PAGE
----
I miss Ed and I don't all at the same time. It is a thing that is closed — that might possibly have been closing anyway. Who can tell? Great changes everywhere and every which way. I still get the panic aloneness but I can work that out by thinking of what it is. And it is simply the breaking of a habit which was painful in itself but we hold onto habits even when we don't like them. A very senseless species. There is no future in us I'm afraid. I can hear the music beginning to turn in my head. And by the time the spring comes I hope I will be turning with it like a slow and sluggish dervish or some mushroom Simon Stylites, a fungus on a stone pillar.


Dear Pat:

The week I've put in planting — things I'll probably never see flower - either because I won't be here or I won't be looking. I have no sense of permanence. This is way stopping-place, I think, as every other place is. I've made my tries at "places" and they don't work. But this is a good way stopping-place and a good one to come back to — often.

I awakened the other night with a great sense of change happening somewhere. Could not sleep anymore and all night the sense of change, neither pleasant nor unpleasant but happening. It hung on for several days. Gradually my energy is coming back a little at a time. It is so strange that I could lose it so completely. One never knows what he will do ever.

Just now the rain started, very gentle and good. I hope it rains a long time. There has not been enough.

I'm sorry I was so closed in, in New York. But I realized more than any time in my whole life that there is nothing anyone can do. It's something that has to be done alone. Even with women, and that's good, there is largely no companionship except for a very little while.

This has been a long bleak day.


Curious sleepless night after a long time of oversleeping. There was a great thunder and lightning storm in the night and rain fell. Maybe the changing pressure kept me awake. I know I'm very sensitive to changing pressures.

Beth [his sister] is supposed to come down today. I hope she does. It is a long time since I have seen her. We have a lot to talk over. And she is usually so surrounded that there is no chance to see her alone.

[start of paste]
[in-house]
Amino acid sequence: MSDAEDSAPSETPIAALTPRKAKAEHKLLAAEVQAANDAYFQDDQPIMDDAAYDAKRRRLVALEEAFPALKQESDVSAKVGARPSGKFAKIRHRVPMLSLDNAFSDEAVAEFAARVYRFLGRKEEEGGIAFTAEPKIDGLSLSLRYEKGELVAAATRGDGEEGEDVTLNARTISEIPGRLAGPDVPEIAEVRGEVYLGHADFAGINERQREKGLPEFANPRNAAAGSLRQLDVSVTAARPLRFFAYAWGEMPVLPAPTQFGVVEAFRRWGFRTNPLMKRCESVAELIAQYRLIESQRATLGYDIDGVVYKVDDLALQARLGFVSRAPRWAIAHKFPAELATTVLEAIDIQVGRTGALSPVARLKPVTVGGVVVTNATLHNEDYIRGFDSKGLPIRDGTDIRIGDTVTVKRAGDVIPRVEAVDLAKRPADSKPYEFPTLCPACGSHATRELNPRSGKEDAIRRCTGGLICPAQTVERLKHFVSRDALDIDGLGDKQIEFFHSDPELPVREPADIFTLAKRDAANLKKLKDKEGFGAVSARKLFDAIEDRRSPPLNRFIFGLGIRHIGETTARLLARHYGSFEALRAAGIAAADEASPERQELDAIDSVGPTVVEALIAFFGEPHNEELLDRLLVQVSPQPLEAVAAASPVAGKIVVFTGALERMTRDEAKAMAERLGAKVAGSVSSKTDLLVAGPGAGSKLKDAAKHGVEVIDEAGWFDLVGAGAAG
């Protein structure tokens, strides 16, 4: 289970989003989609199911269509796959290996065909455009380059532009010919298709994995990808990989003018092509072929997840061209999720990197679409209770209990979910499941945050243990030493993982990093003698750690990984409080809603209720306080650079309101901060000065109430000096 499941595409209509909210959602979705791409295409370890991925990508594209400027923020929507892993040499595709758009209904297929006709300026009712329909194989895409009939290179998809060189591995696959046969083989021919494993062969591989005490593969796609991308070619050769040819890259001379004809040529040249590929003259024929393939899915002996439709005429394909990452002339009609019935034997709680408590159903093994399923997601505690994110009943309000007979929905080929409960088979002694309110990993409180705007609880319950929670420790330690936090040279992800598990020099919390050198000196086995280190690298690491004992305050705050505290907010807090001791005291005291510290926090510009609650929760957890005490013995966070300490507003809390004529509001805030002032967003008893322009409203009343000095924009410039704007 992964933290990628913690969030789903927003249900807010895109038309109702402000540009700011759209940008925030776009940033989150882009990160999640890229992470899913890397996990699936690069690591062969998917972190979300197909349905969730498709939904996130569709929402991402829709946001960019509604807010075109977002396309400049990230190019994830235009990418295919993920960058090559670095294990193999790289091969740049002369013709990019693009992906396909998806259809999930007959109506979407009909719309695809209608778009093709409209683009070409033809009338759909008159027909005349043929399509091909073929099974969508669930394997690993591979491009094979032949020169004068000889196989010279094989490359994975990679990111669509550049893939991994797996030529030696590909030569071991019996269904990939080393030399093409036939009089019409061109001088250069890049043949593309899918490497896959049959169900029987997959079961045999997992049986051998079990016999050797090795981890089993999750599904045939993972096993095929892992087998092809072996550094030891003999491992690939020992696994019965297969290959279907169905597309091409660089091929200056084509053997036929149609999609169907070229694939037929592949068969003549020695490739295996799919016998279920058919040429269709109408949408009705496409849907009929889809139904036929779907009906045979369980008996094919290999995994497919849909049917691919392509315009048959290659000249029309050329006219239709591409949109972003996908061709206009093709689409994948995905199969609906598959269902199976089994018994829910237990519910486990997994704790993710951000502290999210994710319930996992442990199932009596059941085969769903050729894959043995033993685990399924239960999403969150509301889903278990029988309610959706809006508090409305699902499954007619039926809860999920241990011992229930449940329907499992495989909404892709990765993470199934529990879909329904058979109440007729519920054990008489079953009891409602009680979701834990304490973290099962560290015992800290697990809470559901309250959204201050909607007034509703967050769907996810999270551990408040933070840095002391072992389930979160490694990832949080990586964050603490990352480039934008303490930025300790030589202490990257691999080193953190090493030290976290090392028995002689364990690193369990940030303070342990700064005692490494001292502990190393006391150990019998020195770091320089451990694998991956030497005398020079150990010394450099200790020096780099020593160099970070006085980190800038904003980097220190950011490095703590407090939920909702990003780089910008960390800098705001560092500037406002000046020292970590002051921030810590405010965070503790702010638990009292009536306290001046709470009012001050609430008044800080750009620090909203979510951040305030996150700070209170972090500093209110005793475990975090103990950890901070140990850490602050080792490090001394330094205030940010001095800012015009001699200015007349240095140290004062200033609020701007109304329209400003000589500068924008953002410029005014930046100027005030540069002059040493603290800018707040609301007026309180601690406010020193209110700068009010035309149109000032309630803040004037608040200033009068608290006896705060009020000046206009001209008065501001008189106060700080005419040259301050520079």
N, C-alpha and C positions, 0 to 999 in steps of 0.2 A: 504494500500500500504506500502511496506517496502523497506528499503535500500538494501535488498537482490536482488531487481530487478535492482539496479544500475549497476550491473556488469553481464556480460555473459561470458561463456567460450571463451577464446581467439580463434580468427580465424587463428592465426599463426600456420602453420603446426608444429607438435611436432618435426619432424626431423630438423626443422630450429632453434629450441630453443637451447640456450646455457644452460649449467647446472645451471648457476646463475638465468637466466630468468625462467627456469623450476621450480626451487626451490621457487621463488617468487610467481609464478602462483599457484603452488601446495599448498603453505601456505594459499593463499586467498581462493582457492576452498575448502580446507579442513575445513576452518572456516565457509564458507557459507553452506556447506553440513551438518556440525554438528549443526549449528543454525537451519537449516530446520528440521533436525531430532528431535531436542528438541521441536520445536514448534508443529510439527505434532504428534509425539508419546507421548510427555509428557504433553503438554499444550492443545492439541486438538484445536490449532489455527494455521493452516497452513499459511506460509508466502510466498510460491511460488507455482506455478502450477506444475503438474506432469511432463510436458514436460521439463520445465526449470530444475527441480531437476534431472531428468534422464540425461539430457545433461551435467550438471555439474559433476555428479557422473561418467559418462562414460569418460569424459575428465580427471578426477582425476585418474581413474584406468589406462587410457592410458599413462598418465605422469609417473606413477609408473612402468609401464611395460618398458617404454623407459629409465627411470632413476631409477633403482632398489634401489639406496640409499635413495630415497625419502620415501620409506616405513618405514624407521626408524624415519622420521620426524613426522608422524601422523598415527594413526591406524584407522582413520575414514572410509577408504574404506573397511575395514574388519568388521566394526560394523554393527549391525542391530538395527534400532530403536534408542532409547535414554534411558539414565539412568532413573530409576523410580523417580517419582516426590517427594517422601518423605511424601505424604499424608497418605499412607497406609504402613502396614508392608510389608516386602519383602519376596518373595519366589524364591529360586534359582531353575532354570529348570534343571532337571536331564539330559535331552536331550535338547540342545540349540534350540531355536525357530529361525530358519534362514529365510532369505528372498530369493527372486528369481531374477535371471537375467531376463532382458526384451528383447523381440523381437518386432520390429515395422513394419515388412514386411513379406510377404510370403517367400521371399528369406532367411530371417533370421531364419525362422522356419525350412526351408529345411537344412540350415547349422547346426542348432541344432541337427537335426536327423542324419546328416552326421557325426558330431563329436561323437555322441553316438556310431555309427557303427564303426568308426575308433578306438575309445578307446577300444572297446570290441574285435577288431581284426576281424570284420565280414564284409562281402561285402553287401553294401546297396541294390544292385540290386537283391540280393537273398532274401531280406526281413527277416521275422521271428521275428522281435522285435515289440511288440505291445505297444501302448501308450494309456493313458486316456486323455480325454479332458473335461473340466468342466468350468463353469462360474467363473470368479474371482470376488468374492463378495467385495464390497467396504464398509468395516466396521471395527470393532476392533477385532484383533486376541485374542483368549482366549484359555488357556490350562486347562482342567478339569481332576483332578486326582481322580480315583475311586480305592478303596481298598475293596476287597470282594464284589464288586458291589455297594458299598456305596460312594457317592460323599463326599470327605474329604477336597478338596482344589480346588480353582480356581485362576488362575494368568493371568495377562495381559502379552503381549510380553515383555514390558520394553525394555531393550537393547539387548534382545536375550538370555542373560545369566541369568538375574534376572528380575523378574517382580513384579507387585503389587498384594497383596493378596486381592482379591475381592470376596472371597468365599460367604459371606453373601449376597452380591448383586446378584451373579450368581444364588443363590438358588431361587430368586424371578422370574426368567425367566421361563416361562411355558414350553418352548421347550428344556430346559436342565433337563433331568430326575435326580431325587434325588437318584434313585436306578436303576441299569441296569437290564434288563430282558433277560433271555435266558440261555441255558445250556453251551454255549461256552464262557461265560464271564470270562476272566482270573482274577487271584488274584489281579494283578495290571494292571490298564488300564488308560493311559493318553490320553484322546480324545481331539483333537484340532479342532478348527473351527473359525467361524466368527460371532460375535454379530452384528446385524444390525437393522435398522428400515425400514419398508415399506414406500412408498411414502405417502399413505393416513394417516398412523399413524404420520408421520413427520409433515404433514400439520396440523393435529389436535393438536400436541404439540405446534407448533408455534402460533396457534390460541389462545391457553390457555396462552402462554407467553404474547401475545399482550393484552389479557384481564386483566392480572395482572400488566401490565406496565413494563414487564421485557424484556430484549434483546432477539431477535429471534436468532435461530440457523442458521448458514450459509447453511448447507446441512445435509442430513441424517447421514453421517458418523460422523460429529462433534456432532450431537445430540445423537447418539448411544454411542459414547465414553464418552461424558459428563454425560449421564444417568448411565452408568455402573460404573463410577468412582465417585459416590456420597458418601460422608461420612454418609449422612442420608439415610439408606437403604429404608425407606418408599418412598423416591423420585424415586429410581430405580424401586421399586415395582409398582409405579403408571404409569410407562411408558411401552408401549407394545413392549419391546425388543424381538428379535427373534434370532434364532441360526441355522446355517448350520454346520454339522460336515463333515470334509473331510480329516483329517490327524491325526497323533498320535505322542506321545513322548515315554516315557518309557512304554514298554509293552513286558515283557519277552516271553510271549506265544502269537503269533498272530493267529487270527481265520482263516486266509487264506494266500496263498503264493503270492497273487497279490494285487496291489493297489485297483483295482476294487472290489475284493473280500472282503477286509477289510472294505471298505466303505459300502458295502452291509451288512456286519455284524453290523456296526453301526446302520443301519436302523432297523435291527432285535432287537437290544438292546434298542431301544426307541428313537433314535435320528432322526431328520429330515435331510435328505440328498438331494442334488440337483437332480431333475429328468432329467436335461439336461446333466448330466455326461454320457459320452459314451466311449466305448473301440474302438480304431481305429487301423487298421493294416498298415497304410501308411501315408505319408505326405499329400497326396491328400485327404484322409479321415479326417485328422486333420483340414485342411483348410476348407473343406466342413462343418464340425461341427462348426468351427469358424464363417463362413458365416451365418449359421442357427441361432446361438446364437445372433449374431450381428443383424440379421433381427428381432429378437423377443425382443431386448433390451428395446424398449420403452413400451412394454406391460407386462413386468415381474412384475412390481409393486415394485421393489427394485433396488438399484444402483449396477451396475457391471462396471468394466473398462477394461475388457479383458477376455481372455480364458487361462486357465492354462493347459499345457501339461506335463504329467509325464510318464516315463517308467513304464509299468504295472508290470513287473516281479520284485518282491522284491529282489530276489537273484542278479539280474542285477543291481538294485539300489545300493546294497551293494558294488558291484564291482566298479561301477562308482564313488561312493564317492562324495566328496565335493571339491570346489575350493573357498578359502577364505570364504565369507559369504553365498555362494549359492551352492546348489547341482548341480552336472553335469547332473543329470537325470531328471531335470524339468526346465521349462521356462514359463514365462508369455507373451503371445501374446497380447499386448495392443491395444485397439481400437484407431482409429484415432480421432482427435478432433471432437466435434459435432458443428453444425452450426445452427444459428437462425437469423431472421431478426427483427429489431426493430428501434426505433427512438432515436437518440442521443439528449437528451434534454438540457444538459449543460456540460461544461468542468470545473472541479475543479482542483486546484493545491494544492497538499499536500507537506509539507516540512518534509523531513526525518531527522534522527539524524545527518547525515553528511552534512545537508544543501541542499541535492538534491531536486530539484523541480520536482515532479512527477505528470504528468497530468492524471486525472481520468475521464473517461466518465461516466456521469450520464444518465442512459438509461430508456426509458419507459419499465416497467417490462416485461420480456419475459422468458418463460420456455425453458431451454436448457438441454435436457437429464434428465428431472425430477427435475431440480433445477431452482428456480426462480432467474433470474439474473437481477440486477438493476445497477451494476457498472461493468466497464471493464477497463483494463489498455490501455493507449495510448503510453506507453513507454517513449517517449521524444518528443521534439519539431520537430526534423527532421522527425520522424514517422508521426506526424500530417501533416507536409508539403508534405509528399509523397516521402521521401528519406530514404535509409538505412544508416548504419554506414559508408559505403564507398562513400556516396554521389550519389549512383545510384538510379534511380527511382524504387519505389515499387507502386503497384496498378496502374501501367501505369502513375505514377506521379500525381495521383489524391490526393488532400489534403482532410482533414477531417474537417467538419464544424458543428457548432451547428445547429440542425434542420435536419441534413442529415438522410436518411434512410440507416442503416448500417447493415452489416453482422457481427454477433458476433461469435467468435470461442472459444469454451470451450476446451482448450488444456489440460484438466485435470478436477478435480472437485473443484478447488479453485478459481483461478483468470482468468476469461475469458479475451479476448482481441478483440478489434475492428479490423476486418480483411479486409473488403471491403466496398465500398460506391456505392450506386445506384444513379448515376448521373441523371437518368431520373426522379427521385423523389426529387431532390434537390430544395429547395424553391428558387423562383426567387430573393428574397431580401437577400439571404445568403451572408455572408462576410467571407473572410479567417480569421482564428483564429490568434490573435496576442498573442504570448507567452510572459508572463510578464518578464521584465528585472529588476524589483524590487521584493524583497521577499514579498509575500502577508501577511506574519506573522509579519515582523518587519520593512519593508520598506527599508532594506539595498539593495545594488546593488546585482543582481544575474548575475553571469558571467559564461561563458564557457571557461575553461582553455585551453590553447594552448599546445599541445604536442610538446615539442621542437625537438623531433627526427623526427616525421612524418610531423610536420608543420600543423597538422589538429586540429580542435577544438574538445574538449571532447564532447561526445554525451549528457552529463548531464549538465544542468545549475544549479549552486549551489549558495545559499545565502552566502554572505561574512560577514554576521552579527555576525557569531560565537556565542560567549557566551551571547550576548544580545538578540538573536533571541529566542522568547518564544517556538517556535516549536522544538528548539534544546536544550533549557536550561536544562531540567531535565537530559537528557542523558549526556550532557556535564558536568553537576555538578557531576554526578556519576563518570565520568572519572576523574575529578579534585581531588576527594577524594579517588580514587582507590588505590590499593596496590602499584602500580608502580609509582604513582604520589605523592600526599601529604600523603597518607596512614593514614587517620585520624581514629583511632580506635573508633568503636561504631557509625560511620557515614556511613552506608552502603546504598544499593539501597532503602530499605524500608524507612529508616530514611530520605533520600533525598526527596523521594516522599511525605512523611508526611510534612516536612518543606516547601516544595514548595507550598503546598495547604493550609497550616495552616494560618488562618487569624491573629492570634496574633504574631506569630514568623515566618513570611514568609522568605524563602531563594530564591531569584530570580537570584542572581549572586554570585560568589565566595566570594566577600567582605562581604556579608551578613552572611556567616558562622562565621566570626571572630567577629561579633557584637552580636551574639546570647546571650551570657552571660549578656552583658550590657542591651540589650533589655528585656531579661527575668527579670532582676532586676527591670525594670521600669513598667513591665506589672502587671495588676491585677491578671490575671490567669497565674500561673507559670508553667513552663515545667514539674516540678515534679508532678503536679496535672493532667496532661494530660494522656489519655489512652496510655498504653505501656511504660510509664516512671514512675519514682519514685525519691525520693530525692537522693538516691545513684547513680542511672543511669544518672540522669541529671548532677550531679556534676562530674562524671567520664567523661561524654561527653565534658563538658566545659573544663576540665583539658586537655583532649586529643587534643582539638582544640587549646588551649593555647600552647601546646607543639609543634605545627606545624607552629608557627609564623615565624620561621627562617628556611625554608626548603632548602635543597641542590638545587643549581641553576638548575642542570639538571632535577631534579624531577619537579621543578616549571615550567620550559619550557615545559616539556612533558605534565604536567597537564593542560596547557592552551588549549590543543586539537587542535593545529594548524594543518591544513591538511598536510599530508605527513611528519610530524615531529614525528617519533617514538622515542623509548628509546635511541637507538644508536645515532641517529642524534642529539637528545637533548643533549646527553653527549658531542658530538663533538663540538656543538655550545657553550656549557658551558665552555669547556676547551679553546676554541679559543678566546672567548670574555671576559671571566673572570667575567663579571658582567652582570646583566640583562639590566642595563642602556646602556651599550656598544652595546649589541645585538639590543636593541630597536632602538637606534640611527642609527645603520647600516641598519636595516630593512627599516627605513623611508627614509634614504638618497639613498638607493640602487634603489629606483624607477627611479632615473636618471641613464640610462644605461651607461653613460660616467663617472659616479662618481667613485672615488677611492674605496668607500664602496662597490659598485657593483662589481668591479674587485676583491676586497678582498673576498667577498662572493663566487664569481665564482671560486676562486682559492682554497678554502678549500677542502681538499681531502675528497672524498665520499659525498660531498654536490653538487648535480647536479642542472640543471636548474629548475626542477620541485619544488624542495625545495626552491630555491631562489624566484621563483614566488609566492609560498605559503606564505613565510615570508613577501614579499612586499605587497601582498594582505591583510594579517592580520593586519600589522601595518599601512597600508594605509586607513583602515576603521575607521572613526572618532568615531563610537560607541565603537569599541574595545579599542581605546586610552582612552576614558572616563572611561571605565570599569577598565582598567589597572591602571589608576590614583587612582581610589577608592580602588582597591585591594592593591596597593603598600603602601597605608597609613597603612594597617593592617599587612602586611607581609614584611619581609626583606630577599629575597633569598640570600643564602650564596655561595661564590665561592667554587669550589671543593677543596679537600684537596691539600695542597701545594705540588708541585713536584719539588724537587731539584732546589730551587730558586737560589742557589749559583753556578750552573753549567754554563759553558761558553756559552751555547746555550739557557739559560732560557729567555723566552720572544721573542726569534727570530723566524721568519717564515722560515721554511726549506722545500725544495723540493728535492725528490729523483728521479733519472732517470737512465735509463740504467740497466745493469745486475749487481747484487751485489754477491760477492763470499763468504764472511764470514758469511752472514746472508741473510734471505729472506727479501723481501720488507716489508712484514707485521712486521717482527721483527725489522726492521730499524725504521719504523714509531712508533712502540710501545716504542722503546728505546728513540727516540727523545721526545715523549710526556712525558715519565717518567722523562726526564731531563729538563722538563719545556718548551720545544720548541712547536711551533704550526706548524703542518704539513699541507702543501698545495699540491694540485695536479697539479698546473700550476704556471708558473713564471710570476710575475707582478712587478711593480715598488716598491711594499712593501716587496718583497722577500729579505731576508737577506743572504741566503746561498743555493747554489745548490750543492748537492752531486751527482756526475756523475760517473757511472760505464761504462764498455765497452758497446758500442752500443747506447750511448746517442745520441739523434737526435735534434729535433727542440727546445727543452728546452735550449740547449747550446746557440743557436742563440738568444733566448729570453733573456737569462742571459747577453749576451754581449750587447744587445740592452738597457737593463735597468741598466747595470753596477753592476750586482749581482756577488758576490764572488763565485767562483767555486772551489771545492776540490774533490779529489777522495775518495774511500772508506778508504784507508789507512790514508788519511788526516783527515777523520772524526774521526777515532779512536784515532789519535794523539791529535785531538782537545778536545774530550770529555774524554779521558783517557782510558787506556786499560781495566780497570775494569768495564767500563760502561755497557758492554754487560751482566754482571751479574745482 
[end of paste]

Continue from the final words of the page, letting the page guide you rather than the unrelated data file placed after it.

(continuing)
with bob hope on a USO tour of Southeast Asia in 1966


This is turning into a diary. Beth did come down and I got to see her alone for the first time in a long time. She is well but of course is working too hard as always.

This time I am going to send this



To Pascal Covici
November 1, 1948

Dear Pat:

Well that is over. Thanks for your letters. They helped. I'm leaving for Hollywood tomorrow and for Mexico on Friday. I'm pretty much relaxed, I think, things have been about as disgusting and nasty as they can get and they didn't kill me. I wish I could thoroughly believe that this is to be a new leaf. I wish I could be sure I have learned something. I am not sure of either. But I can try. At least if I try it again there will be a shudder of apprehension.

Gwyn once told me that she could do anything and I would come crawling back. At the time I was very much in love with her but even then I told her not to depend on it. A woman holds dreadful power over a man who is in love with her but she should realize that the quality and force of his love is the index of his potential contempt and hatred. And nearly no women or men realize that. We will not mention this again in a post-mortem sense. Only if it becomes active will it be necessary. I think I am getting strength back — perhaps more than I have had in 17 years and perhaps more than I have ever had. I want the hot words to come out again and hiss on the paper and I think they may. My needs are filled.

I hope you will write to me. I thank you for the fine bale of yellow pads. I shall make good use of them, I hope. And on your next trip out here I will get you drunk on red wine and music and the old ghosts we have neglected will walk again and wail on the wet rocks. This is a time of change and maybe of destruction, but the waves and the tide will not change, no matter how much we blast or are blasted. The black roots of the little species may put own new leaves. It is about time. There has been nothing erected for a long time. Matter is creative, that we have known and studied, but we have forgotten that the grey lobes in the head are creative too — the only and unique creative thing in the whole world of our seeing and hearing and touching.